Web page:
VIANDEN, Luxembourg — Instead of being stuck in their rooms on a Saturday in the summer, about 40 wounded troops recovering at Landstuhl Regional Medical Center were able to visit a massive castle, see Gen. George Patton’s grave and step inside a World War II German bunker.
And other troops who are treated at Landstuhl for relatively minor wounds suffered in Iraq and Afghanistan will have the same opportunity now that the hospital’s "wounded warrior trips" are no longer at risk of being canceled.
"That’s great," said Mo Shields, a wounded warrior trip guide/historian. "The guys love it. All you gotta do is go on one trip, and you know how well the guys like it. It’s a chance for them to get away, a chance for them to relax."
Because of staffing issues, the future of the wounded warrior trips was in jeopardy, but Shields learned earlier this summer that the matter had been resolved.
The wounded warrior trips began in late 2003 with Shields and Army Chaplain (Col.) Glenn Woodson conducting them. Shorter trips during the week around the Landstuhl area are available to the outpatient wounded.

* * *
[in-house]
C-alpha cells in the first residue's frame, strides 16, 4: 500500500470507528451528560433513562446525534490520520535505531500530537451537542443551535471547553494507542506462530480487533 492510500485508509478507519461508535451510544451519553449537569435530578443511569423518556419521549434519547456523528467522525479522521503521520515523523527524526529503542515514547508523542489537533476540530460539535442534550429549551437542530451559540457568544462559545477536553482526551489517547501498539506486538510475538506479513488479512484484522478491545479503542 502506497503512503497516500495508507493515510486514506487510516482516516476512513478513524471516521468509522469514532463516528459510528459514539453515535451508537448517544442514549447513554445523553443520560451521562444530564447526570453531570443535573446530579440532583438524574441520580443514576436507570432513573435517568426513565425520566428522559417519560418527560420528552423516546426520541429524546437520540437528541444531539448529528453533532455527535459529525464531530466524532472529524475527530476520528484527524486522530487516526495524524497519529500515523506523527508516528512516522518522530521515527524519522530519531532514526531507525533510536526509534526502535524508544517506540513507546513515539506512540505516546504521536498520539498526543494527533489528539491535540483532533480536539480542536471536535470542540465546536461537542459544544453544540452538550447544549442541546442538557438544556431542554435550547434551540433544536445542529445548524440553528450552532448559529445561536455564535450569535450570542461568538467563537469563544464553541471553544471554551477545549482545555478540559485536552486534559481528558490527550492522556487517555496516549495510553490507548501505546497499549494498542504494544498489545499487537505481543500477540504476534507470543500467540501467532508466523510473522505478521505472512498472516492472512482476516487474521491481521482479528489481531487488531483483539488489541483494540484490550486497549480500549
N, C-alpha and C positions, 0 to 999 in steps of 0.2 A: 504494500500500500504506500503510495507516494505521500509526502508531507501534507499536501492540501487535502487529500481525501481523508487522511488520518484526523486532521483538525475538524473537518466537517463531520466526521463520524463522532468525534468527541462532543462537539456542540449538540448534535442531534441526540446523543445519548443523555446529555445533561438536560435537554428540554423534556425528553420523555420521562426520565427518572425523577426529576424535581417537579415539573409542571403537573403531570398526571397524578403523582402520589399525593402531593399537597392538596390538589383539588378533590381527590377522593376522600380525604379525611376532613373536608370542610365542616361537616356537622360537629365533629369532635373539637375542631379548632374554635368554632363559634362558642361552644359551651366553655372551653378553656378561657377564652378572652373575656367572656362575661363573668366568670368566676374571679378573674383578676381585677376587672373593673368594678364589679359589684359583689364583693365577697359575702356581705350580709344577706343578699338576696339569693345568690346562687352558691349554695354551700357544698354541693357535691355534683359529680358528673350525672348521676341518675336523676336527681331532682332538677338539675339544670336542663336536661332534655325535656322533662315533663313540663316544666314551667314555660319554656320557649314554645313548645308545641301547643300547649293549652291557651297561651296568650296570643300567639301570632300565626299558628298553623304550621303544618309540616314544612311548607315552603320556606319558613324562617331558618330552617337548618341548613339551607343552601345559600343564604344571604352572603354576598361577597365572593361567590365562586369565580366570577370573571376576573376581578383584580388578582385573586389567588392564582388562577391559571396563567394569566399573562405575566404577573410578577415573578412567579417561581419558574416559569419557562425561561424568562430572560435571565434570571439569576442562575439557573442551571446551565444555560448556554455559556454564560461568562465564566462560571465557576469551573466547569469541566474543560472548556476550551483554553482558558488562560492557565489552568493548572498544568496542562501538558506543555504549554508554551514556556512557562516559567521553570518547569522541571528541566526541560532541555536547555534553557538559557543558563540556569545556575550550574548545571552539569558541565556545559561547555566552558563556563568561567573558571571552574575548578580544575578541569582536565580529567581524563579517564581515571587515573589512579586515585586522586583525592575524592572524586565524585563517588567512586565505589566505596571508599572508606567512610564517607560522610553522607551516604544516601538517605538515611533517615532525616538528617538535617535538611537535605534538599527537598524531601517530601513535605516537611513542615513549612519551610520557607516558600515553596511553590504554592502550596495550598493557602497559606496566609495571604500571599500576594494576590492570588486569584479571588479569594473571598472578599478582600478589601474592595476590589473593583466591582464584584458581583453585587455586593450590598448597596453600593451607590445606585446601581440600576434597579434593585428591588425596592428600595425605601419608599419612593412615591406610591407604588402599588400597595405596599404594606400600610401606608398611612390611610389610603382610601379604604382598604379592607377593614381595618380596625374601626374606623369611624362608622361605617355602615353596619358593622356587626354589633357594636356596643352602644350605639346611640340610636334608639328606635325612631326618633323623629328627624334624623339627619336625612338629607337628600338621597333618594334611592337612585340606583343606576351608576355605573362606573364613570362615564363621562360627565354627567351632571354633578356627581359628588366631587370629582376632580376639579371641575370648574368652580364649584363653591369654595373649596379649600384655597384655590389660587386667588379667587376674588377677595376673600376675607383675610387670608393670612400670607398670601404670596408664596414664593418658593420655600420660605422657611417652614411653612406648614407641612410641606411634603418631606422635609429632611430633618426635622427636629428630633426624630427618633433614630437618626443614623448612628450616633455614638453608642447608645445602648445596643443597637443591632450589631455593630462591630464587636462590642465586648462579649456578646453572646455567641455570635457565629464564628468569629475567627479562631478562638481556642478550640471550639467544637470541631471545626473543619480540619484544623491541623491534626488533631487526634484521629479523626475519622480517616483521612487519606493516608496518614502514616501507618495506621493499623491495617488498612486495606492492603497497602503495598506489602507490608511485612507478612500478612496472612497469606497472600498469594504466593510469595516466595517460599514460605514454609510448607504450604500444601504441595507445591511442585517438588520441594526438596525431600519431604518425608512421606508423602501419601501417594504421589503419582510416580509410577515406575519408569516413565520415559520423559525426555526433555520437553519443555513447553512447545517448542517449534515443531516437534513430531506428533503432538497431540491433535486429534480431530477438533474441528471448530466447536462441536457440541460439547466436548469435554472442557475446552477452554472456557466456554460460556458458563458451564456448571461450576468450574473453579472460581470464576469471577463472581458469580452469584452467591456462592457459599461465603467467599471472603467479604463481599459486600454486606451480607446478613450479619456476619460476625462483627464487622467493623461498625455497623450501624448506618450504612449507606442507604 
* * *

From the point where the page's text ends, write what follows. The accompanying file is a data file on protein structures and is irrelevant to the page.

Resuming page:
Weekend trips to Trier, Heidelberg and other locations take place on the weekends, and once a month, Shields conducts a day-long Saturday trip to Luxembourg providing information on World War II’s Battle of the Bulge.
The trips are free to the wounded soldiers, sailors, airmen and Marines thanks to donations to the wounded warrior fund. War wounded recovering in Stateside military hospitals are able to take similar trips. A group of wounded from Walter Reed Army Medical Center recently spent a weekend taking a VIP tour of New York City.
Rather than taking in Broadway shows or baseball games, the wounded from Landstuhl got a history lesson not found in any book.
Just before 7 a.m. on a Saturday in July, around 40 wounded warriors walked out of Landstuhl’s Medical Transient Detachment and loaded onto a bus, headed for the tiny country of Luxembourg. Housed at the Medical Transient Detachment are troops suffering ailments that cannot be treated downrange such as chest pains, back problems and the like.
"Although we’re not feeling well, this is great for our recovery," said Army Master Sgt. Lindsey Halley with the 469th Finance Management Center. "It’s very therapeutic."